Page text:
Chad H. Van Iddekinge of Florida State University and his colleagues did an investigation on the relations between an employee’s prior work experience and his or her performance in a new organization by reviewing 81 studies. The studies revealed that the two variables have no significant correlation. It is also said that even though people had accomplished tasks, held roles, or worked in functions or industries similar to their current ones, it does not guarantee that they will be performing better. In conclusion, experience does not predict the success of new hires.
This is very interesting considering the fact that mostly the first thing companies look for when screening candidates is the experience. The studies were done by using various performance measures, but at least there are two typical ways, which are: supervisor evaluations, such as annual reviews—or more-objective, quantifiable metrics, such as sales or, in one paper on sewing-machine operators, parts produced. Further, the jobs that investigated consisting of protective services (police, firefighters), sales and customer service jobs. While the roles are coming from frontline positions to managerial levels. Here are the elaborations of the studies:
Don’t interview and reference checks help employers figure all that out?
Yes, especially when you ask behavioral questions like “How have you previously handled difficult clients?”, etc. However, not all recruiters do the same way to evaluate the candidates. It is possible that applicants who could answer well have already been screened out due to their lack of traditional work experience.
What factors beyond experience should we consider?
Employers might think that candidates who have accomplished certain types of work have particularly desirable personality traits. The studies suggest focusing on the knowledge, skills, and traits directly rather than using experience or even education as a proxy.
Are there any scenarios in which experience matters?
In the studies, they also took a look at pre-hire experience and performance on the job after three months, two years, and five years. However, the relationship was weak in the longer year marks, and it was stronger at a shorter period, so experience happens to have helped some people as they were getting started. Maybe it’s because they were accustomed to employment and organizational life and can reach a starting point. Or maybe the manager gave incoming employees a better ranking experience at first. But over time the employee’s pre-recruitment experience becomes increasingly less important for doing their current job.
Is it realistic to think that HR departments and hiring managers will stop screening for experience?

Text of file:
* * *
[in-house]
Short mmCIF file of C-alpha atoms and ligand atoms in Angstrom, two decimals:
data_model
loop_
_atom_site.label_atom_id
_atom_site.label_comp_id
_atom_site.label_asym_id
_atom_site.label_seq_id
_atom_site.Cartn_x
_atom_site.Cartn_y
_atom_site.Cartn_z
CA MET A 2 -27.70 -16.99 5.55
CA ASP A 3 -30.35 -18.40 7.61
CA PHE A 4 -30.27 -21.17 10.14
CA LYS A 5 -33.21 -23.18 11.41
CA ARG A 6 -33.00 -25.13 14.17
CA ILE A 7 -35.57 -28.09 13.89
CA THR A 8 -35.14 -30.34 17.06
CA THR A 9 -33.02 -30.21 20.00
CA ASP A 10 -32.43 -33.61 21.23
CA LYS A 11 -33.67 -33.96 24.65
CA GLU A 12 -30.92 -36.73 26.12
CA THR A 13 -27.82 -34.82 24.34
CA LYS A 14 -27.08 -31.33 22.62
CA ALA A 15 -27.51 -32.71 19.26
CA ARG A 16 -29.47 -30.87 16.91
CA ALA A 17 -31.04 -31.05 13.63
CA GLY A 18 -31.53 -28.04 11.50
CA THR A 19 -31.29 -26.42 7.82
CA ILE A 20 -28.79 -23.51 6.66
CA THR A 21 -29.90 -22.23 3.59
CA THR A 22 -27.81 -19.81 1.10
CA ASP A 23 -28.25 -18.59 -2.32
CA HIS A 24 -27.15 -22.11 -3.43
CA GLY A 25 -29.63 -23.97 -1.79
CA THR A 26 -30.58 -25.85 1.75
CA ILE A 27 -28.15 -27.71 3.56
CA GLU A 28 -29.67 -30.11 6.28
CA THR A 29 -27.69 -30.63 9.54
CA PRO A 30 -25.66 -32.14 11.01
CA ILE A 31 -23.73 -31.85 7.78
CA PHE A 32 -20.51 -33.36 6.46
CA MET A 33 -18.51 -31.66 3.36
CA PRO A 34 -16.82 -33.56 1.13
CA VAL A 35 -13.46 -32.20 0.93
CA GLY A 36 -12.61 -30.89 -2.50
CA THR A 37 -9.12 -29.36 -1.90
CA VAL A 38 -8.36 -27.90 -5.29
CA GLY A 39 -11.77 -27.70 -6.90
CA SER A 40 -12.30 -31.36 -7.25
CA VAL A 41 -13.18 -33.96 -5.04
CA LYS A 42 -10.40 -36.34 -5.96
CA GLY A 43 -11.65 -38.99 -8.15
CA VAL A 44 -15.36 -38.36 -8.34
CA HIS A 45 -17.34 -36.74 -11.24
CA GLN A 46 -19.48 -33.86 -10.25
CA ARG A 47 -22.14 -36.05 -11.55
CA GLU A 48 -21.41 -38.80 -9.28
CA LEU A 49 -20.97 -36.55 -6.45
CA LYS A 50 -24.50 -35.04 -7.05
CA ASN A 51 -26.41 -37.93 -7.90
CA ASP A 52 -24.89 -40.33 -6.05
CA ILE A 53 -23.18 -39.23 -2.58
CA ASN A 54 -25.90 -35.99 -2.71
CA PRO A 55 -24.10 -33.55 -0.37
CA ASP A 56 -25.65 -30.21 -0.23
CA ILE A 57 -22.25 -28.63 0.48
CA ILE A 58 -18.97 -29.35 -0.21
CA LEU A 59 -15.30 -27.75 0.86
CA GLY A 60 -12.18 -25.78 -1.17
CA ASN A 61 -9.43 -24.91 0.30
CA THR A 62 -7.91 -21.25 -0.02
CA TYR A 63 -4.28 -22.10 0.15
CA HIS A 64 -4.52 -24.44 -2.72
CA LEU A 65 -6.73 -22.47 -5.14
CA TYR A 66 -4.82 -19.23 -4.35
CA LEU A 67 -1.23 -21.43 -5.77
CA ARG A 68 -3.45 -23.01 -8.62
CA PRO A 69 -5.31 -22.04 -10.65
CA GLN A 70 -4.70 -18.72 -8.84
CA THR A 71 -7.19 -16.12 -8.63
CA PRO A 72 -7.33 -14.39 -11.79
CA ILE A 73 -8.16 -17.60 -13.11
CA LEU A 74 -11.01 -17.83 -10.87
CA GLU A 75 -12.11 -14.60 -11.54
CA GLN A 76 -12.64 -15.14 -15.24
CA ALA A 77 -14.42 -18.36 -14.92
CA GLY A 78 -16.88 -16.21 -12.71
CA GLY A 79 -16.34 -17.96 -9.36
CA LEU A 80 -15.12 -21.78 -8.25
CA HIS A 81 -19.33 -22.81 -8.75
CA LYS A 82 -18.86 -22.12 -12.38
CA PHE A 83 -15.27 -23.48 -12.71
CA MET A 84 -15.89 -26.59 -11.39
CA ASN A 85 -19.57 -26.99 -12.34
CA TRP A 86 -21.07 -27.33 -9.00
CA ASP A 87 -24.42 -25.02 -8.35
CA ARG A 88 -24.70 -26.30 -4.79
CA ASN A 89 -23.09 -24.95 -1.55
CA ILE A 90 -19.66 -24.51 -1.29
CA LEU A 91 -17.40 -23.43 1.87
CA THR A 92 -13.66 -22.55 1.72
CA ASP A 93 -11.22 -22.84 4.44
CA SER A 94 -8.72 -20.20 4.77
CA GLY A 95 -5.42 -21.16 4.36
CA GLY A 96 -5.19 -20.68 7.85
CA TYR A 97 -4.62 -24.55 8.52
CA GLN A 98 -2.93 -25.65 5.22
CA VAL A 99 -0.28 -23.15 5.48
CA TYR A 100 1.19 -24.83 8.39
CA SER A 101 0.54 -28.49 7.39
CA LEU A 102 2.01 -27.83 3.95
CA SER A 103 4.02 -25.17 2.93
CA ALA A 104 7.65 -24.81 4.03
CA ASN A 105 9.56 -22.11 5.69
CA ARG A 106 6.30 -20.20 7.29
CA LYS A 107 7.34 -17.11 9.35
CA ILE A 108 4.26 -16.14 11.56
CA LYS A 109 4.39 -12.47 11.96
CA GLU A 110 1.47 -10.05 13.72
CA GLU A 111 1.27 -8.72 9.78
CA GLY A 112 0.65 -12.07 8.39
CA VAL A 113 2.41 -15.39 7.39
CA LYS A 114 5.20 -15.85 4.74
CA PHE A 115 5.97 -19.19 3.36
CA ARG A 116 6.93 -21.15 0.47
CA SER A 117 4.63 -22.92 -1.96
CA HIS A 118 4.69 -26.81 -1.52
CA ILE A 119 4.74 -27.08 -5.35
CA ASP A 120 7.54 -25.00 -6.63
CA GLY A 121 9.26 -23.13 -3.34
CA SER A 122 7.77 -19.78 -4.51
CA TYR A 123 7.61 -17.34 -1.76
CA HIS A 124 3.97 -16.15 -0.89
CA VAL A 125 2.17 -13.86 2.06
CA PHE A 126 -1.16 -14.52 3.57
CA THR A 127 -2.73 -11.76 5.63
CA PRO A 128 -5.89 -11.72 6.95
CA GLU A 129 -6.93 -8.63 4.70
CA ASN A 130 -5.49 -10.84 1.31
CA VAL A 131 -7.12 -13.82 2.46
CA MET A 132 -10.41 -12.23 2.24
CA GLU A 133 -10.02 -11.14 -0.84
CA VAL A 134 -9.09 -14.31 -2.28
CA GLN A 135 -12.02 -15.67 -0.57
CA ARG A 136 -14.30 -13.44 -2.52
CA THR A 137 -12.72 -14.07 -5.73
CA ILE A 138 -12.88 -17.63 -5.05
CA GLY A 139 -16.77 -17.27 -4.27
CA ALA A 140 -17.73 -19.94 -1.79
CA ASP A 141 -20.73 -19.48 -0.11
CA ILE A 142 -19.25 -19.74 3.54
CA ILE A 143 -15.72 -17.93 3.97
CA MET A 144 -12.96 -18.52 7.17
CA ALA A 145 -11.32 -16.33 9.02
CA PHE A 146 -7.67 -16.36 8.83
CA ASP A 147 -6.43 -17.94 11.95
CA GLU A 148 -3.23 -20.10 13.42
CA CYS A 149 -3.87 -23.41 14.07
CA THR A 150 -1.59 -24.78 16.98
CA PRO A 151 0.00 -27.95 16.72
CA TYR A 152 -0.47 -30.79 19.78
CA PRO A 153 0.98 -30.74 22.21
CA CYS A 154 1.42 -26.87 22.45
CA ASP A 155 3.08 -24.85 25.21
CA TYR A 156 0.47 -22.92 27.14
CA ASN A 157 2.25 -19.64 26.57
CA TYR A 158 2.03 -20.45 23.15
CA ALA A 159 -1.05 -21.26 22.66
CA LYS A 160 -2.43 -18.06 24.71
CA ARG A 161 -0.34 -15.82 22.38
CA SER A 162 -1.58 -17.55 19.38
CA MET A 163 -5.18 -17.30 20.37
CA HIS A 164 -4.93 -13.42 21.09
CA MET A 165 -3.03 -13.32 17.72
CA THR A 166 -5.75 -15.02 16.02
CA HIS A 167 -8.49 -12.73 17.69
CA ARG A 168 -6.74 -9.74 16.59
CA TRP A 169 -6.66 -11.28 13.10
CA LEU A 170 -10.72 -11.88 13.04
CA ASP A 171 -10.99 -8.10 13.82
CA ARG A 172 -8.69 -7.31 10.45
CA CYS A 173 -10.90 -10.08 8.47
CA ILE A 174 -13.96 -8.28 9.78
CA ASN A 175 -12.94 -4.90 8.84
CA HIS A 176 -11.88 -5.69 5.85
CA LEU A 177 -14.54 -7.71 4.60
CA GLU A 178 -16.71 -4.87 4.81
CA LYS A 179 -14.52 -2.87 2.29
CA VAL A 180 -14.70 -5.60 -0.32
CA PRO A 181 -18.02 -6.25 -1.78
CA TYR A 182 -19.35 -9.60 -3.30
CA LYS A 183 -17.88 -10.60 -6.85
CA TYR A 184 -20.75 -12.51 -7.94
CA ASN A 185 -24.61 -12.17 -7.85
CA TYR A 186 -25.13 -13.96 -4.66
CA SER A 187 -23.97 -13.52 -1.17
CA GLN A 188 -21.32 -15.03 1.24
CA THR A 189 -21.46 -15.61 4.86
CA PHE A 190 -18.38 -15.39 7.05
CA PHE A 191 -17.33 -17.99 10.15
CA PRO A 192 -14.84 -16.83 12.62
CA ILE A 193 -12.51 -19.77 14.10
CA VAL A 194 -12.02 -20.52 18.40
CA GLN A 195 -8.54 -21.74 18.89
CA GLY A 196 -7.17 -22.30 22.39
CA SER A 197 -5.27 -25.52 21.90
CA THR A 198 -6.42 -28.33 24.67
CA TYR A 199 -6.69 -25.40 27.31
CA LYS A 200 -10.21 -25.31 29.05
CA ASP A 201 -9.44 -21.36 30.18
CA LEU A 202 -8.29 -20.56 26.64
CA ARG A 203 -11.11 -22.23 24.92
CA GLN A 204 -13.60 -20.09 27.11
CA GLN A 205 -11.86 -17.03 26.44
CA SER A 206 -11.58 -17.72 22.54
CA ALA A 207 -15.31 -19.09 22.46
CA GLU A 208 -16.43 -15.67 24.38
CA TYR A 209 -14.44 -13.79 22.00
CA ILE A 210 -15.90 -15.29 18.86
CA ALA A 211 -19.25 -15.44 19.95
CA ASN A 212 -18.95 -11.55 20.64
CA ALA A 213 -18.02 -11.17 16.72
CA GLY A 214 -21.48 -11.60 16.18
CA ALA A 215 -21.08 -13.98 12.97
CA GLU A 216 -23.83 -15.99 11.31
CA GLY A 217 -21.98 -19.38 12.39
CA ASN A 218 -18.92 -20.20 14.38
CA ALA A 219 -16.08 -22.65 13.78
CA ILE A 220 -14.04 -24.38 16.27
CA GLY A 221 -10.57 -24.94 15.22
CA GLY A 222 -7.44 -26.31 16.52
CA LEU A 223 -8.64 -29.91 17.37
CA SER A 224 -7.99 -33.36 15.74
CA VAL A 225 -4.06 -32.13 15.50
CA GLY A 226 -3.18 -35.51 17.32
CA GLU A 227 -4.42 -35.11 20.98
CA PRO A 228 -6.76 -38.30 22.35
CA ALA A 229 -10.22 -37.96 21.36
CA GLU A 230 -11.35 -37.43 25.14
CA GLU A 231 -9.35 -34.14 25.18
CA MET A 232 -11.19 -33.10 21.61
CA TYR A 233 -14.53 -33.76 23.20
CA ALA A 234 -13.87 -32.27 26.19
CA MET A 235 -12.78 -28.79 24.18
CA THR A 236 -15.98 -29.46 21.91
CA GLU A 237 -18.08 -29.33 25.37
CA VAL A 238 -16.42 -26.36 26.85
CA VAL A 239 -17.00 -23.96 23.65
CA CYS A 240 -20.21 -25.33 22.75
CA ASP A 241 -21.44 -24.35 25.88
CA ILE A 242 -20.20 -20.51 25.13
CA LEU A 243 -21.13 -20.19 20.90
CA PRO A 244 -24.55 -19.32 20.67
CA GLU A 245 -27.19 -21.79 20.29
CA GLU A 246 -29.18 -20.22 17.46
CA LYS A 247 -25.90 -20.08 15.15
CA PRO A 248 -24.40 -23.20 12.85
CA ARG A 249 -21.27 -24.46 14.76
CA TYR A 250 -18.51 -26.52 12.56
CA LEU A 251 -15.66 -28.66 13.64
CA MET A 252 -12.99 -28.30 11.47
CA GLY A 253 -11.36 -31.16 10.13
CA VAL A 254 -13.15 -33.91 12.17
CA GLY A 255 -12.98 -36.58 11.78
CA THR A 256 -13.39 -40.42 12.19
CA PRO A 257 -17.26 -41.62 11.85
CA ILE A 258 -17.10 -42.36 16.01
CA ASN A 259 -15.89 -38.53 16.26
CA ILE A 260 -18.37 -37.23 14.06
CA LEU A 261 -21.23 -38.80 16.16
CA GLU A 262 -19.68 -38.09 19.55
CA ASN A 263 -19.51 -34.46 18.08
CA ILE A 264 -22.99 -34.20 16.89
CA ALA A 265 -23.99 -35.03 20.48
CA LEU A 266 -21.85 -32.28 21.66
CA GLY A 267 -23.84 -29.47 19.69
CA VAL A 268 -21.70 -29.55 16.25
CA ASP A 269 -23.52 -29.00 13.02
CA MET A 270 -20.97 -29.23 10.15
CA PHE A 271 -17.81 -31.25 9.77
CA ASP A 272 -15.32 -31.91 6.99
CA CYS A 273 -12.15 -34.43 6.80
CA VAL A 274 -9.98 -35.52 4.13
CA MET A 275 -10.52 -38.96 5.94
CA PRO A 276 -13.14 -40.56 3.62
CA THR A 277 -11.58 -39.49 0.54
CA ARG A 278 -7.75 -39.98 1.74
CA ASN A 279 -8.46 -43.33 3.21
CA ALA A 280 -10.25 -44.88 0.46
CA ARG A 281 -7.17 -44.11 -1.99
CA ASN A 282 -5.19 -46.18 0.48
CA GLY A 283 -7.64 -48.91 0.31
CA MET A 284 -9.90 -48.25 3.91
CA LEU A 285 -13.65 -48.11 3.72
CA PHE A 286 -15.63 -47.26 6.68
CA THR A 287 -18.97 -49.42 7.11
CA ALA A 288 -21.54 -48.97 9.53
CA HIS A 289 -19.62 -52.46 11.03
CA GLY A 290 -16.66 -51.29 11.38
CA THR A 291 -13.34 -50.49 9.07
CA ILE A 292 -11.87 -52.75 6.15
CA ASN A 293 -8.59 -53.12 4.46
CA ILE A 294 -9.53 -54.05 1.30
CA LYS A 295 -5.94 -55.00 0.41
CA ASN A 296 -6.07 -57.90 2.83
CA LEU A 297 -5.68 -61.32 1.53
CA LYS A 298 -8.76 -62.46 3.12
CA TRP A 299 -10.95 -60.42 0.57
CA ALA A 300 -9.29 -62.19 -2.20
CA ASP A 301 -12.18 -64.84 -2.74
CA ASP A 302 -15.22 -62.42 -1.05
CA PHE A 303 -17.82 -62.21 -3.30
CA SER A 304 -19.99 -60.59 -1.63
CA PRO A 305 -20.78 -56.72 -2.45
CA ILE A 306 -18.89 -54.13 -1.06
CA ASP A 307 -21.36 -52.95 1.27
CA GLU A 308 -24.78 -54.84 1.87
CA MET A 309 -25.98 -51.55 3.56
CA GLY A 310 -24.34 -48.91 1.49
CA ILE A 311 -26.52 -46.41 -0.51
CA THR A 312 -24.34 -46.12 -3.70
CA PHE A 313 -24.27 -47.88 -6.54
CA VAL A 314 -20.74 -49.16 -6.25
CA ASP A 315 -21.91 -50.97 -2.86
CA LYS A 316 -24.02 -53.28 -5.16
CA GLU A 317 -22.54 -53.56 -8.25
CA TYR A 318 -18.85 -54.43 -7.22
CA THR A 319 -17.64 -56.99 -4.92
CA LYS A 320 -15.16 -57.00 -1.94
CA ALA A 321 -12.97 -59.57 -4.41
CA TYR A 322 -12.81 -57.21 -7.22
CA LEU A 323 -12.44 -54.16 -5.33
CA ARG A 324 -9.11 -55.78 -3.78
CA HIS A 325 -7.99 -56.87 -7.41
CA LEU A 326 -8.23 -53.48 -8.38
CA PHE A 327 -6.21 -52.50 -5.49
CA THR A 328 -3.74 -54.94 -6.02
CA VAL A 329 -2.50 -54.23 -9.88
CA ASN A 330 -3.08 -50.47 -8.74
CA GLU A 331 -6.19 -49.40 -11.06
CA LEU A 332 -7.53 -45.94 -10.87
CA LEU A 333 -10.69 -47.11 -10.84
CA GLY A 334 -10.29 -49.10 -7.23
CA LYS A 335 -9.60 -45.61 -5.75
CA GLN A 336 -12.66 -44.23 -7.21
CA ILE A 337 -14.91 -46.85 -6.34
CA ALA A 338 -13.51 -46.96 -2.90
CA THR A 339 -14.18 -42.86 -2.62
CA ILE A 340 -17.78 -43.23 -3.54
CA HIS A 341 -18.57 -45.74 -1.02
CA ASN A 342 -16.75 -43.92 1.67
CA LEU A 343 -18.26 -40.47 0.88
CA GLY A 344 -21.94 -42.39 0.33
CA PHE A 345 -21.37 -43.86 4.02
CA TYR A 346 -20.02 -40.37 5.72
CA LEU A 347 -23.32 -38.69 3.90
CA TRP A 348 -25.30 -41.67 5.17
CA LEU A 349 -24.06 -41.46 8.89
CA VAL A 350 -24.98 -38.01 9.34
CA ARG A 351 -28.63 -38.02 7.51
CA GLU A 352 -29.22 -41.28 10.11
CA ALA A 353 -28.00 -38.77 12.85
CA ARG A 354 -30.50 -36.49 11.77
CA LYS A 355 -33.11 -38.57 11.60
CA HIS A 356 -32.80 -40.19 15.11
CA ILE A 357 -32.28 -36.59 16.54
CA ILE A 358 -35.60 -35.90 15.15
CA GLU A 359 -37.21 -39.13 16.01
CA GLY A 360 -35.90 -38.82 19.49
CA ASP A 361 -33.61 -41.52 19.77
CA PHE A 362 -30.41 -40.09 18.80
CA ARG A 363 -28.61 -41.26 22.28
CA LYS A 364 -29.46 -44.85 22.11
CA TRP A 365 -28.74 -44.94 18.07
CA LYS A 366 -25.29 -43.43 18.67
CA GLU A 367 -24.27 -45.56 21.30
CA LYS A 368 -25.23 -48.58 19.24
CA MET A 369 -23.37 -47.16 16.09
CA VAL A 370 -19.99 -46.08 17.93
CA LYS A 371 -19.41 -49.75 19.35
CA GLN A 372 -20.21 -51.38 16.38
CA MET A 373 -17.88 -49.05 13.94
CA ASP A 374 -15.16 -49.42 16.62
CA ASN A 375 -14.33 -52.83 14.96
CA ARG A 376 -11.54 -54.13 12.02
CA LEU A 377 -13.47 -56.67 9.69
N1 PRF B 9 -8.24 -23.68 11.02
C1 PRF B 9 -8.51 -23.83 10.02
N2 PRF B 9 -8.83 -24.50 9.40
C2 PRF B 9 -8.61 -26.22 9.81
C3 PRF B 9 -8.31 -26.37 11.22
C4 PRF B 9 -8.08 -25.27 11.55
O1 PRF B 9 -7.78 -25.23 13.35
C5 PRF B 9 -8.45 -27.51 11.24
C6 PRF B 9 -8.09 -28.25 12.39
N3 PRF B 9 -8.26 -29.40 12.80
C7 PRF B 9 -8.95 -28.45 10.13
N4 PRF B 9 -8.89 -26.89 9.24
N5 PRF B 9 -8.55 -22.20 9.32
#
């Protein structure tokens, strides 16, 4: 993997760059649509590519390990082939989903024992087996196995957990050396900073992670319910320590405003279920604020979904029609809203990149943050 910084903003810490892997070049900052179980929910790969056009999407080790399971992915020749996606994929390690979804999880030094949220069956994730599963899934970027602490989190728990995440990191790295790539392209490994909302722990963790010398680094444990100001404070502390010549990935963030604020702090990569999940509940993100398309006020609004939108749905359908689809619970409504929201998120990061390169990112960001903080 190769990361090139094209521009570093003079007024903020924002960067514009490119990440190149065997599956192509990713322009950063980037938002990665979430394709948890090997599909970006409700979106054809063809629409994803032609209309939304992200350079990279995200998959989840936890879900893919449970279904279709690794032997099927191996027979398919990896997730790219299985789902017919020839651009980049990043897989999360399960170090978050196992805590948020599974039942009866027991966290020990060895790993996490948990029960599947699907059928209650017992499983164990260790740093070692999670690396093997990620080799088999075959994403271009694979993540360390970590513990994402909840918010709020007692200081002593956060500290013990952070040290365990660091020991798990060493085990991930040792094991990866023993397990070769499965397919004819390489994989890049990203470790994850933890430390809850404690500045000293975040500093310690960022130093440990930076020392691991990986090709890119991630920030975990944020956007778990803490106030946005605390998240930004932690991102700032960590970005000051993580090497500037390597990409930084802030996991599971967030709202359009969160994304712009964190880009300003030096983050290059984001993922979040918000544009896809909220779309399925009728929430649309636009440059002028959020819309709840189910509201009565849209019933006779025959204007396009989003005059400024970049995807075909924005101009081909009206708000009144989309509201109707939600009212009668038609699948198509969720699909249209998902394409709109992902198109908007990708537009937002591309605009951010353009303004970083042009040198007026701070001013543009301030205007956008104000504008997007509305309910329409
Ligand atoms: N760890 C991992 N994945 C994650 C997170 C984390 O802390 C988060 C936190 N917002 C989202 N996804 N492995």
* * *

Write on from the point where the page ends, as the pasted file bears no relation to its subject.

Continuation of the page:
We can understand why so many organizations do it: Experience is easily assessed. Have you worked in sales for three years? Have you managed anyone before? Yes or no. Past performance and existing knowledge and skills are more difficult to know, especially if all you have is an application or resume. But today, when everyone complains about skills shortages and a war for talent, companies can’t afford to get rid of candidates who will do very well but don’t have the experience that someone has chosen to enter a job description. You want to expand the collection of people that you are considering.
Are there any other simple screens we could use instead?
Maybe, but they will be different in every organization and job. The key is proof of correlation with job performance. Imagine there is a role you need to fill in the sales department and you see over time that people who majored in marketing tend to stay longer and get better customer reviews than those who study other subjects. That can be a decent screen. Other work may be certified; data might indicate that employees who have it outperform their peers, so you look for it when recruiting. Companies can also consider using other screening tools, such as tests that are relevant to the job. The problem is that most organizations do not take these steps. They use data to make decisions about products, marketing, and finance, but they don’t use it to make decisions about people, at least not effectively.
Does experience within an organization matter?
Van Iddekinge and the team did not look at post-hire experience, but other research shows that there is a relationship between how long a person is at work or working at a company and how well they perform. This is not a super-strong relationship, but it’s something the company might consider when deciding on promotions and transfers. Is experience more important for managers? That’s something we are looking at now. Let’s say a salesperson wants to be a sales manager, how much experience in the low-level job predicts success in a more senior job?